David Wells was a big fan of Babe Ruth. So big, when he joined the New York Yankees and realized he could not wear the Bambino’s No. 3 uniform, the left-handed pitcher asked for No. 33.
Never mind that Wells grew up around the Hell’s Angels, loved metal bands like Metallica and AC/DC and sported several tattoos. Underneath that uniform beat the heart of a baseball fanatic. He threw a perfect game on May 17, 1998, but the title of his 2004 autobiography sums up his life perfectly: “Perfect I’m Not.”
A year before his gem, Wells pulled off one his more memorable stunts. On June 28, 1997, at Yankee Stadium, Wells started against the Cleveland Indians and sported a baseball cap worn by Ruth. He wound up getting fined by manager Joe Torre, who made Wells take the cap off.
“It turned out,” James Buckley Jr. wrote in 2002, “that Wells was as much of a baseball history geek as you or I.”
”I didn’t know he had it on until he was out in the middle of the diamond,” Torre explained to writers after the game. “It wasn’t the standard uniform.”
Wells paid that $2,500 fine during the next home stand—in the form of 2,500 one dollar bills.
Wells had originally purchased the cap for $35,000 and sold it through SCP Auctions five years later for $537,278.40 in 2012. Now, it’s been consigned once more as part of the company’s Spring 2018 sale. This time, auction officials estimate it could bring $600,000-$800,000.
The cap dates to the 1930-1934 period, when Ruth was winding down his career with the Yankees. The navy-blue flannel cap features the now familiar interlocking “NY” logo embroidered on the front. Spalding’s manufacturer’s stamp appears in the cap’s interior leather band. In script embroidered lettering is the cap size — 7 3/8 — followed by the player designation, “G. Ruth.”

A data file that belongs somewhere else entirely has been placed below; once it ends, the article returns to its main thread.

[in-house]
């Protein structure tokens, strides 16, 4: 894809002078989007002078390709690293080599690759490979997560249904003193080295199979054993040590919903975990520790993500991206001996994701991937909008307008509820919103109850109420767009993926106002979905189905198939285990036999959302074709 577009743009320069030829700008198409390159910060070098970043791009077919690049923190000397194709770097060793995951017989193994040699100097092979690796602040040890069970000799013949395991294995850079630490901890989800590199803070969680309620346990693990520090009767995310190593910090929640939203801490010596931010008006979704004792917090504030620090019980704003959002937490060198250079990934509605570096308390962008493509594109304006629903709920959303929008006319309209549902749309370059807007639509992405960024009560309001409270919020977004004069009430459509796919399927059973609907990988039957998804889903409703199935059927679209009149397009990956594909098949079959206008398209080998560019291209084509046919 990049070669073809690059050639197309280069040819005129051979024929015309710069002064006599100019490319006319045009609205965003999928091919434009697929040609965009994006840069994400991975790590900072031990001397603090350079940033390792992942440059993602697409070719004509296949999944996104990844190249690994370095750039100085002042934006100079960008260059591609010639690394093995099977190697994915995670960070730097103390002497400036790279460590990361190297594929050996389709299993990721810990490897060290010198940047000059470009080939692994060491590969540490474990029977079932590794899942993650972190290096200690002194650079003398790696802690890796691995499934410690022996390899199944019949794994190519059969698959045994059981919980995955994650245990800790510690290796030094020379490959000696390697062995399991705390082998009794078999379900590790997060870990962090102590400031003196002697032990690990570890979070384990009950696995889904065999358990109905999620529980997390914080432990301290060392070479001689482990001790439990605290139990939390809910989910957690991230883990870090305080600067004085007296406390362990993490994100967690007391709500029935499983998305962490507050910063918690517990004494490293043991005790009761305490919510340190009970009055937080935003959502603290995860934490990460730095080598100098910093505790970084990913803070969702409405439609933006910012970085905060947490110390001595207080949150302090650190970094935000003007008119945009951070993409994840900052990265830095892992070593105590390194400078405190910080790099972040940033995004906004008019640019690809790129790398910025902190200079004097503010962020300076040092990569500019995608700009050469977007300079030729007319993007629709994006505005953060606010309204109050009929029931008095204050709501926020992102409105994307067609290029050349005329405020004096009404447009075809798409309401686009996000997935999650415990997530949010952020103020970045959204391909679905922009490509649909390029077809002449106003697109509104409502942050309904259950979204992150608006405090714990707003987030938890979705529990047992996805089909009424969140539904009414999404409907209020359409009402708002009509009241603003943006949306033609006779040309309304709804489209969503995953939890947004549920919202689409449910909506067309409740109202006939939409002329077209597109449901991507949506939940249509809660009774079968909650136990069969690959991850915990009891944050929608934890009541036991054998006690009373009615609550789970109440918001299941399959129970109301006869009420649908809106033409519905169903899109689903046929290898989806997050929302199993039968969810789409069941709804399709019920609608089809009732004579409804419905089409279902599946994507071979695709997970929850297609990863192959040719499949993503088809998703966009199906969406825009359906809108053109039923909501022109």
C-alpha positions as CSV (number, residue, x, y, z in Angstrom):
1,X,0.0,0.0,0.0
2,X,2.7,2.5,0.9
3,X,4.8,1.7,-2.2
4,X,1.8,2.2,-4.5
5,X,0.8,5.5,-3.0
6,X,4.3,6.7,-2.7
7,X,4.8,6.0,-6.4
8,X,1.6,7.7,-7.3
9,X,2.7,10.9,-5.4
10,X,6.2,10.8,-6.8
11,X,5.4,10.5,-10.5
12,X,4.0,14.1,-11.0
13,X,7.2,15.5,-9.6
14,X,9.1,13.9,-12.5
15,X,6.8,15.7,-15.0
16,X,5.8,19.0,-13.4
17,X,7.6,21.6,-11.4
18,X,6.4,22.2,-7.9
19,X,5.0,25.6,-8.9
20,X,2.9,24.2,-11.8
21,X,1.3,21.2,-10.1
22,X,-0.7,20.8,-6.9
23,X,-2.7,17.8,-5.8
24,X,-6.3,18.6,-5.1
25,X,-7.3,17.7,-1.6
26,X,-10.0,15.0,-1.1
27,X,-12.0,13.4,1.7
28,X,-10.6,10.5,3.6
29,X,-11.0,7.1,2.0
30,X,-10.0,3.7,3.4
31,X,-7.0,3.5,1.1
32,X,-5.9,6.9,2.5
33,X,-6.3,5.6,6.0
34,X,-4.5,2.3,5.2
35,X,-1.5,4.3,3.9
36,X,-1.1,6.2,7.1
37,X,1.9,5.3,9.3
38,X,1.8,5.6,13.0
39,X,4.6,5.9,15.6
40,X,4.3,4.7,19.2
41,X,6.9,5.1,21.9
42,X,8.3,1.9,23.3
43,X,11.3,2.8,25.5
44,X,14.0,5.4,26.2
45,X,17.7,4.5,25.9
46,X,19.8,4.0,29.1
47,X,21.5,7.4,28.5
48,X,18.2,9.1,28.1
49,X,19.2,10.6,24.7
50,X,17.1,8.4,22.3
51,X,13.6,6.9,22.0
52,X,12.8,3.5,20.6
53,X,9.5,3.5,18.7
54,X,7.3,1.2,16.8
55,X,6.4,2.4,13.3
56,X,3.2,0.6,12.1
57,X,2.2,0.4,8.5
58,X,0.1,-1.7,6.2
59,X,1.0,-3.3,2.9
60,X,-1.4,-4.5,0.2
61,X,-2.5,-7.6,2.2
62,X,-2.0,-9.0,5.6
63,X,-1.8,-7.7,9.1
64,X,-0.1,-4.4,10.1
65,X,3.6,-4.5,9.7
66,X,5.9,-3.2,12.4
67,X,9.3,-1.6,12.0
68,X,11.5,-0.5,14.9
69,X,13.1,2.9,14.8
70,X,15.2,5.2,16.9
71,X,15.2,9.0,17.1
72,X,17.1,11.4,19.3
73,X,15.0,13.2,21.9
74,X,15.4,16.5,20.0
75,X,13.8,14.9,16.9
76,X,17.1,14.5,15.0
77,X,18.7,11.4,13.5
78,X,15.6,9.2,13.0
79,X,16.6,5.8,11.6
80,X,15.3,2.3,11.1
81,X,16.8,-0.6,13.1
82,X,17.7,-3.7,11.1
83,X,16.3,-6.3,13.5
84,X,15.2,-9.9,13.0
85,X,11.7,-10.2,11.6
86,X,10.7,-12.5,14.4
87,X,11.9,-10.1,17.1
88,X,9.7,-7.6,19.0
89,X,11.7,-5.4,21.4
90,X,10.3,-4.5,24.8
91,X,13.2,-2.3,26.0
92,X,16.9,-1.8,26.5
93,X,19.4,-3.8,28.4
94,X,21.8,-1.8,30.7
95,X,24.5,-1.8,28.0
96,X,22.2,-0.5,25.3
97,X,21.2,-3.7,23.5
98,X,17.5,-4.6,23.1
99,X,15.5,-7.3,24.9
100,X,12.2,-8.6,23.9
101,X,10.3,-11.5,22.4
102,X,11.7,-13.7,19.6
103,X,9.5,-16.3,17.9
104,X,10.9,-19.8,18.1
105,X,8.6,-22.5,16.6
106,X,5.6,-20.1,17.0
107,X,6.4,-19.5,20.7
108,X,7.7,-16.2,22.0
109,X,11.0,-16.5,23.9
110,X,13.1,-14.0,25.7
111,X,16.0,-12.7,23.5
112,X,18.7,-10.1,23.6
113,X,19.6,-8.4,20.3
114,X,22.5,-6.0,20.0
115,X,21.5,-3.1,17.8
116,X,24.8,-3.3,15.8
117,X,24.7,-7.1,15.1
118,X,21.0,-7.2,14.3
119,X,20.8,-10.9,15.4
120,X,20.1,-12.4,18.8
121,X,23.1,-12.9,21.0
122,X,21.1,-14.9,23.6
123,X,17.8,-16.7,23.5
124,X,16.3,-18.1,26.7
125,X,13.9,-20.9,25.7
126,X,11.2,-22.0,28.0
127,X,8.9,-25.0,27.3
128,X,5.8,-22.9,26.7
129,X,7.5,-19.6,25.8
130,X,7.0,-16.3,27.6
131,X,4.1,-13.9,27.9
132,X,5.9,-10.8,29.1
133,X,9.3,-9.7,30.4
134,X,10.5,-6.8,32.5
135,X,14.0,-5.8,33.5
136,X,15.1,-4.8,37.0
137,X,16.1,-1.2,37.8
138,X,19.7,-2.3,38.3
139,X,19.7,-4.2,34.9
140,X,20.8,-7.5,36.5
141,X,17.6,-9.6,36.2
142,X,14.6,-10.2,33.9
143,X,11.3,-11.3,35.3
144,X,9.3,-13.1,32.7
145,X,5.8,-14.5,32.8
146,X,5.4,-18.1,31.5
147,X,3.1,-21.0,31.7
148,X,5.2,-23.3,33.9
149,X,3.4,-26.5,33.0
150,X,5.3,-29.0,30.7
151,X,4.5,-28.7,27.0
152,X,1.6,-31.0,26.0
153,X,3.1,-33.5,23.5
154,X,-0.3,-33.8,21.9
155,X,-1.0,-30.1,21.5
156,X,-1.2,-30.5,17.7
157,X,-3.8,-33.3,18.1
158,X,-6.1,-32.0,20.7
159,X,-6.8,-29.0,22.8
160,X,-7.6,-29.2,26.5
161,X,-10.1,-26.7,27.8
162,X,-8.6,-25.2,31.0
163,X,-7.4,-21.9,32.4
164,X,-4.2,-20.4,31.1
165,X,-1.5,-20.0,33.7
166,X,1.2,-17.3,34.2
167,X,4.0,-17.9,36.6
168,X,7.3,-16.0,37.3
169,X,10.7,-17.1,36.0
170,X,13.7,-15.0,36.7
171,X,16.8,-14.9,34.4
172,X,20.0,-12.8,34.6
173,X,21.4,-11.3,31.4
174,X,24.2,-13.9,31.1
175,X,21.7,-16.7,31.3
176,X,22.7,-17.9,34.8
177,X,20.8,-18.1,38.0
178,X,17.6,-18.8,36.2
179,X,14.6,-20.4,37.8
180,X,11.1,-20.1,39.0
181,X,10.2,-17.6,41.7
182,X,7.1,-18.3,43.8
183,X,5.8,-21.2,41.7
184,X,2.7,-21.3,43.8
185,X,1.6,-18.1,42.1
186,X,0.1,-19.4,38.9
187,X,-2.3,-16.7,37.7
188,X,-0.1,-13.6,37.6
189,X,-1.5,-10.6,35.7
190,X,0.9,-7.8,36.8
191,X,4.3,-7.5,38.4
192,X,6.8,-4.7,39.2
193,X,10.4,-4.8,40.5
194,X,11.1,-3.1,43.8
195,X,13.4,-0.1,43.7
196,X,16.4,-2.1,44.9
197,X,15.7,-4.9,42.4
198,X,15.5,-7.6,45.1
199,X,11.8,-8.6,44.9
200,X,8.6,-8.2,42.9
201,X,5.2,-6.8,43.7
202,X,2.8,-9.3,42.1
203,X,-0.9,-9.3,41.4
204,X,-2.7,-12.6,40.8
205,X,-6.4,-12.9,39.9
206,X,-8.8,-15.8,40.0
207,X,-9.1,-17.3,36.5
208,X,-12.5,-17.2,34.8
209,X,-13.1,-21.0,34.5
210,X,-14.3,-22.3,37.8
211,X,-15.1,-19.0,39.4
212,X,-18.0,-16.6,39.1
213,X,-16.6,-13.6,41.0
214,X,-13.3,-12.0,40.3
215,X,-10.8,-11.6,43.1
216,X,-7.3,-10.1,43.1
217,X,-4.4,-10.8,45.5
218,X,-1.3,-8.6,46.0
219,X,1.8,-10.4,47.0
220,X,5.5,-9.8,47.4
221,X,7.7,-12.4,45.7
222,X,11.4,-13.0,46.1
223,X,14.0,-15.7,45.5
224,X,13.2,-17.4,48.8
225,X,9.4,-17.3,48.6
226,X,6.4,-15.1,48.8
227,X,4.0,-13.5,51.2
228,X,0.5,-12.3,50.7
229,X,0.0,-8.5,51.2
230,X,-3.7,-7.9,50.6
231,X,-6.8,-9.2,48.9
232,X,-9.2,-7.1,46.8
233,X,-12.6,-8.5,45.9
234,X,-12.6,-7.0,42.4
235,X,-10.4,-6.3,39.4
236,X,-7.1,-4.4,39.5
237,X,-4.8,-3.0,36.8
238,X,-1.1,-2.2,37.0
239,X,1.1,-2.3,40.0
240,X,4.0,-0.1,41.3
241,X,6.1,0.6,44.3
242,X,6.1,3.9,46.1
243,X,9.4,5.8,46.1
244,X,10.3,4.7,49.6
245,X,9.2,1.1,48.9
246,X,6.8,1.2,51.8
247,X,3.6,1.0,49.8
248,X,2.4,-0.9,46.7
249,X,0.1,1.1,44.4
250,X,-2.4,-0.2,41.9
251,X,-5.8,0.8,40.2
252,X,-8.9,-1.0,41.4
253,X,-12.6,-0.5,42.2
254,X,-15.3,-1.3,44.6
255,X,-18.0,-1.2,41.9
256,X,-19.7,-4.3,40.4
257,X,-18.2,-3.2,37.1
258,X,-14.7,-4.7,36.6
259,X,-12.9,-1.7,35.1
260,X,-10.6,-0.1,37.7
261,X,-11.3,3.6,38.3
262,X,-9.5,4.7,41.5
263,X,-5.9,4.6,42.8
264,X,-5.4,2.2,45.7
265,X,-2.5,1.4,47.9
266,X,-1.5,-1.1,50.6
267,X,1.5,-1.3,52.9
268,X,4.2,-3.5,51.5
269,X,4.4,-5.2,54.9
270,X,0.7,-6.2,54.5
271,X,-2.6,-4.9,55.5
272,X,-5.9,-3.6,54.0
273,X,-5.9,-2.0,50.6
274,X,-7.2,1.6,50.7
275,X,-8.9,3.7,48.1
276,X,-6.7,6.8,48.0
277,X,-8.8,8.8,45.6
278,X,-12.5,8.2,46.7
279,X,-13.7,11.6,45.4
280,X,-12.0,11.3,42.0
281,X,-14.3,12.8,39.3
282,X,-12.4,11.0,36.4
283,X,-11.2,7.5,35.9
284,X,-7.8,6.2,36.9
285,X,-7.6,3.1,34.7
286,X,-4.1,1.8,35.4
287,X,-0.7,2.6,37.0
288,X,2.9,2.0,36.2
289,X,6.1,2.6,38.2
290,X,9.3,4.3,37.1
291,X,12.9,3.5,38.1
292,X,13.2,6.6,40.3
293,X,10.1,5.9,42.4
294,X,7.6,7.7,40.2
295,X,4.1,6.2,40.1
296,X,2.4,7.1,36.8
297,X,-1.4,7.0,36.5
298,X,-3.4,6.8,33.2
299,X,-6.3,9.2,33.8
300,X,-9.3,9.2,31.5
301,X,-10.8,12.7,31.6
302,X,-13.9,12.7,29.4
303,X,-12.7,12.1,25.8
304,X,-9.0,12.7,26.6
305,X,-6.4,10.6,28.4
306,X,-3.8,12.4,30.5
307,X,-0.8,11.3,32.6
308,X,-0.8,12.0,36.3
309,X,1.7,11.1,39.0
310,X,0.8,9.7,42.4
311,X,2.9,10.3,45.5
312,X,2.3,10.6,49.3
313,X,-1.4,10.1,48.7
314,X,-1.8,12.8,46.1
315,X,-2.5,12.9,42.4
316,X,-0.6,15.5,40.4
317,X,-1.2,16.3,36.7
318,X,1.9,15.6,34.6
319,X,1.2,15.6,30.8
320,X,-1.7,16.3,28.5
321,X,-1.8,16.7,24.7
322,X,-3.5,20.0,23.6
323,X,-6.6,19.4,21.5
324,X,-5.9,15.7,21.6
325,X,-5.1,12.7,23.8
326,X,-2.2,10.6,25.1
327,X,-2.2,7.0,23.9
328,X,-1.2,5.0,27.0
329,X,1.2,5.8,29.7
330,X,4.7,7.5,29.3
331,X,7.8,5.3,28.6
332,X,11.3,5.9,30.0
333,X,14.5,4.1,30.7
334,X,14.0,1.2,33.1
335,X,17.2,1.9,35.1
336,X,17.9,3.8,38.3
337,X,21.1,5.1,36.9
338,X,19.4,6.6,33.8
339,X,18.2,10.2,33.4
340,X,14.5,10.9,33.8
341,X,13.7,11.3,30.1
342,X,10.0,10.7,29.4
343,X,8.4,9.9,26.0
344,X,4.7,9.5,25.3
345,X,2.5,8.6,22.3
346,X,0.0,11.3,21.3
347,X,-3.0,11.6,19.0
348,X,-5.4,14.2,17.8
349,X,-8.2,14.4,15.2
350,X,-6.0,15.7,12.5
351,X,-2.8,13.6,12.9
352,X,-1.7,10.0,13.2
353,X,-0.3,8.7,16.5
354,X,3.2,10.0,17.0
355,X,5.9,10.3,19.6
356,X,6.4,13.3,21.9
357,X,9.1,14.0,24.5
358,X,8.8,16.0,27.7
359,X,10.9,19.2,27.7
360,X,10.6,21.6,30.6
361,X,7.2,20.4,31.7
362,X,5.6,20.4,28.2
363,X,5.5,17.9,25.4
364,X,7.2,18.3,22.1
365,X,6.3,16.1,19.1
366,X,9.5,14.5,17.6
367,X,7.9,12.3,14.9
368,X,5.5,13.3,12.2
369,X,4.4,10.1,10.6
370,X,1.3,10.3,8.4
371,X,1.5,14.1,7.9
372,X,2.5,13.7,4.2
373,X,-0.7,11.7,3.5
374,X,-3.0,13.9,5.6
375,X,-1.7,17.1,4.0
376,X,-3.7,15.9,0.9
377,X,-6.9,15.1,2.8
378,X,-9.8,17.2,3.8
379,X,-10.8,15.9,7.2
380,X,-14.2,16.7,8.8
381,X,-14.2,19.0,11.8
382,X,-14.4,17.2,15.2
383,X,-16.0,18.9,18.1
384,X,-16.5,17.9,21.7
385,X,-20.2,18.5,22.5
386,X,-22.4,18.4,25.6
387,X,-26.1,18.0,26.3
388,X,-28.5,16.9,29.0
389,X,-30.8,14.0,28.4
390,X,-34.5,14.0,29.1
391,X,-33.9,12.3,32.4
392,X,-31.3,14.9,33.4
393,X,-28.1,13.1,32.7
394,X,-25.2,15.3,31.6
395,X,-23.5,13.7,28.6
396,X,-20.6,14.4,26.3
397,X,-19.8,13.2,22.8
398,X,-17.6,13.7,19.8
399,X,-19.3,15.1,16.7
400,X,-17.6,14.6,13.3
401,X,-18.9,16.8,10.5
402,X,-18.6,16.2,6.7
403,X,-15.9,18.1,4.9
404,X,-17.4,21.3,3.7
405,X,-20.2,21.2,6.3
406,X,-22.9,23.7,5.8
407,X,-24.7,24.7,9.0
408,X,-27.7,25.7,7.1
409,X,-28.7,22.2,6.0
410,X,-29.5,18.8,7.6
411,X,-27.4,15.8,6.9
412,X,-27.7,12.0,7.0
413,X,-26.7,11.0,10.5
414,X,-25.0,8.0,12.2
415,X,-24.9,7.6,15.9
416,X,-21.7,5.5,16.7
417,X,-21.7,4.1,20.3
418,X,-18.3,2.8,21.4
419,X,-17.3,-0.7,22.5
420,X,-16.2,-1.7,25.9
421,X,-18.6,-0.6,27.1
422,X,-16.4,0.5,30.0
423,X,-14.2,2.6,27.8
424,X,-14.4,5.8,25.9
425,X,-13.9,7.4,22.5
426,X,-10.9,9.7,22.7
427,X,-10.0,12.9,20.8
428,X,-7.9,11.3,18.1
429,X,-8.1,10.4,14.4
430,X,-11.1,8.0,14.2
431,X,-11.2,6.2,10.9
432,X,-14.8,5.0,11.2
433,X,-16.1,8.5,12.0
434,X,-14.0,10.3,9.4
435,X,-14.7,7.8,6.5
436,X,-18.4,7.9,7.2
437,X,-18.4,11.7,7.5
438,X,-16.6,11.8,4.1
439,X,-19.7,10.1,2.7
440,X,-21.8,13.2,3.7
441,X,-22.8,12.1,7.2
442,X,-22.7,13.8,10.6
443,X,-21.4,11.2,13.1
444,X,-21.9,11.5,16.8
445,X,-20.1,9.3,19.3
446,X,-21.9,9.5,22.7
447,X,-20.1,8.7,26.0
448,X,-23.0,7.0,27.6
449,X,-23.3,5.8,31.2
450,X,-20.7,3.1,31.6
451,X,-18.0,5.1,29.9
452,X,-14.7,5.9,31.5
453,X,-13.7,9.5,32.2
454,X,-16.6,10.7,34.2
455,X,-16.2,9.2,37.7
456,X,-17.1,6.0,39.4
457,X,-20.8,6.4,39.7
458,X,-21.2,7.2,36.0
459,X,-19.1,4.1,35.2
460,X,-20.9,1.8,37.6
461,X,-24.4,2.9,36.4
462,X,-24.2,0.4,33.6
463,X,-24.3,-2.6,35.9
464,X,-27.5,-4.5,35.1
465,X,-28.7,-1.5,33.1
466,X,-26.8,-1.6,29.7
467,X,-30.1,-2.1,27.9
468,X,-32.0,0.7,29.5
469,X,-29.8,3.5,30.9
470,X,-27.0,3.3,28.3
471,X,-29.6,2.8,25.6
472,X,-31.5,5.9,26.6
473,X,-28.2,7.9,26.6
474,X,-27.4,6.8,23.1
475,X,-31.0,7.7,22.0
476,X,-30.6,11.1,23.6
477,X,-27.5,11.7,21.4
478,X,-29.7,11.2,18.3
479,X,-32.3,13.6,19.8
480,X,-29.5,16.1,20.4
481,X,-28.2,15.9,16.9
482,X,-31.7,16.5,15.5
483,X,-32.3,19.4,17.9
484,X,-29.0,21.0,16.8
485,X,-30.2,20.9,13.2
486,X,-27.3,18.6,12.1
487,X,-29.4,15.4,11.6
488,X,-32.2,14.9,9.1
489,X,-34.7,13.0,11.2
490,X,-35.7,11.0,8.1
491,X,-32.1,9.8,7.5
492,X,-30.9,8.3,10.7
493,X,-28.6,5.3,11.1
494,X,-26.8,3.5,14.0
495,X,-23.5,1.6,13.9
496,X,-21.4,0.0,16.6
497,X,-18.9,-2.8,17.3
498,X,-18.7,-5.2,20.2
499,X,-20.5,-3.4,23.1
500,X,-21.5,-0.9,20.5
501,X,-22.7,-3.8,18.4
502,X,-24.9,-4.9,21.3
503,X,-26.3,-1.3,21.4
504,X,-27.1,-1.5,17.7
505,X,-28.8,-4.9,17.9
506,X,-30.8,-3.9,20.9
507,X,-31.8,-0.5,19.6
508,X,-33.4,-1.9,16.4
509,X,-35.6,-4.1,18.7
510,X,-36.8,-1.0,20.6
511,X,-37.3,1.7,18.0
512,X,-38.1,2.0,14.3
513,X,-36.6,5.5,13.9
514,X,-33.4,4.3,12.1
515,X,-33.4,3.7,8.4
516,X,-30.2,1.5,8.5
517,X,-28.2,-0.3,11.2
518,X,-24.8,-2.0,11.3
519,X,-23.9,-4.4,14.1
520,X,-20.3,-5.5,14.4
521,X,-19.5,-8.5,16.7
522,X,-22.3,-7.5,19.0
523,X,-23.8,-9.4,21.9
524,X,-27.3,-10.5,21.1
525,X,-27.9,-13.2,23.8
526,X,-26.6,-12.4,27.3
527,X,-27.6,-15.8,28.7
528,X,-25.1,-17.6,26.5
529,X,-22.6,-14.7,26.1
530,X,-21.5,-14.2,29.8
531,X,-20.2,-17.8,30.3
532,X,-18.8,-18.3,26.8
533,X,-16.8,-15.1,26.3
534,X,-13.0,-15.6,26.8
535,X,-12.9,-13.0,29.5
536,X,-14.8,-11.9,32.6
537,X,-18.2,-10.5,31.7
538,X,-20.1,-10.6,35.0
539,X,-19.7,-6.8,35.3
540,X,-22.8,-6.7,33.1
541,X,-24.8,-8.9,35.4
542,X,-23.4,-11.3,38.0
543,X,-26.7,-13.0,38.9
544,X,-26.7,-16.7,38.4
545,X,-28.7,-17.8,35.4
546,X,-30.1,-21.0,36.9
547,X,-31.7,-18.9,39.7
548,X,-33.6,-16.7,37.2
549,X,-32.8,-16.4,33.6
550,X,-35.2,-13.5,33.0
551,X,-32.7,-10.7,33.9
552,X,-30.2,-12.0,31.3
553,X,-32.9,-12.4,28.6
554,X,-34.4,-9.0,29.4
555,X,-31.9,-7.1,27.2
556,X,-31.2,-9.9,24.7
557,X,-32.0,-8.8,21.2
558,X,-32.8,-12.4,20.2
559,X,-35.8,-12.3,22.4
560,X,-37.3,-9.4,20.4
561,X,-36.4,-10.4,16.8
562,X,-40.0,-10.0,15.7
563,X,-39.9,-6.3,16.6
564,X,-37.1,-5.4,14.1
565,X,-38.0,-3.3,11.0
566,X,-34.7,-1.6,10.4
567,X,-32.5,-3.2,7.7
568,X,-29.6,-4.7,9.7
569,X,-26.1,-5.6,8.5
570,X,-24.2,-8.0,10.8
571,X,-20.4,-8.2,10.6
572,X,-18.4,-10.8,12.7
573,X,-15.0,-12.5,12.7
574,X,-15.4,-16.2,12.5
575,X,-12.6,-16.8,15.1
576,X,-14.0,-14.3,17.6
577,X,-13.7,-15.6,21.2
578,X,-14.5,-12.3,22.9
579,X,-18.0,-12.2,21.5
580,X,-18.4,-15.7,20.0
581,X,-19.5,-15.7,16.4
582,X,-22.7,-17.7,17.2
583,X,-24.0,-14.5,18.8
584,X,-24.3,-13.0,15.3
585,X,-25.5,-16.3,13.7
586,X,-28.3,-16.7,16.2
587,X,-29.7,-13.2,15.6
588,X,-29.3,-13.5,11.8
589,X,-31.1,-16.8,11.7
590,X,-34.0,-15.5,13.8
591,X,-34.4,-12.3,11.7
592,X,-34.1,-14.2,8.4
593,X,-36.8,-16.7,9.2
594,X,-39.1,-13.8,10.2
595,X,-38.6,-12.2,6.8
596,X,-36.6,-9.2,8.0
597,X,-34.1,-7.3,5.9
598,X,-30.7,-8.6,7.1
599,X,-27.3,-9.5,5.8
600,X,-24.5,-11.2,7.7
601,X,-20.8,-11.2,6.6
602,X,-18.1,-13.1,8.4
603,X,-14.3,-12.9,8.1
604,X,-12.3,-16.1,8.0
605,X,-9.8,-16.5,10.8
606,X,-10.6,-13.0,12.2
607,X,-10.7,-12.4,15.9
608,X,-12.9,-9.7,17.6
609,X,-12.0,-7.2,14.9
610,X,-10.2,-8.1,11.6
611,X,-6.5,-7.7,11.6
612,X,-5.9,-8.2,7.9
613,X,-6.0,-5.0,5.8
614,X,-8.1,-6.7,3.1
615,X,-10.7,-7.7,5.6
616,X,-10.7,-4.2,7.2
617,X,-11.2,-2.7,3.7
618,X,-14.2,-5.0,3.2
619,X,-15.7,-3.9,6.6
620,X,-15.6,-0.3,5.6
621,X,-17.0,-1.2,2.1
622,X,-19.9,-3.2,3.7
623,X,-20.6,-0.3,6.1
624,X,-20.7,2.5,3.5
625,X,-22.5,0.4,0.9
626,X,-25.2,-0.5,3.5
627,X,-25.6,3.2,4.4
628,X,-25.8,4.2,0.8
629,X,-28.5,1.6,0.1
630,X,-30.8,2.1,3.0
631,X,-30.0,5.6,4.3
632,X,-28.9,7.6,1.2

SCP’s description notes that the cap has “substantial usage wear,” including perspiration-induced soiling, but there is no deterioration and the cap remains “structurally sound.” If one accepts the idea that Ruth probably wore the cap between 1930 and 1934, then that cap saw the Sultan of Swat hit 102 home runs, drive in 630 runs and bat .336.
Bidding will open July 25 and conclude August 11 at SCPAuctions.com.
The cap includes a letter of authenticity and a letter of provenance from Wells. It’s a slice of history and a unique piece of memorabilia; after all, it’s rare that a baseball cap sees action in a baseball game six decades apart.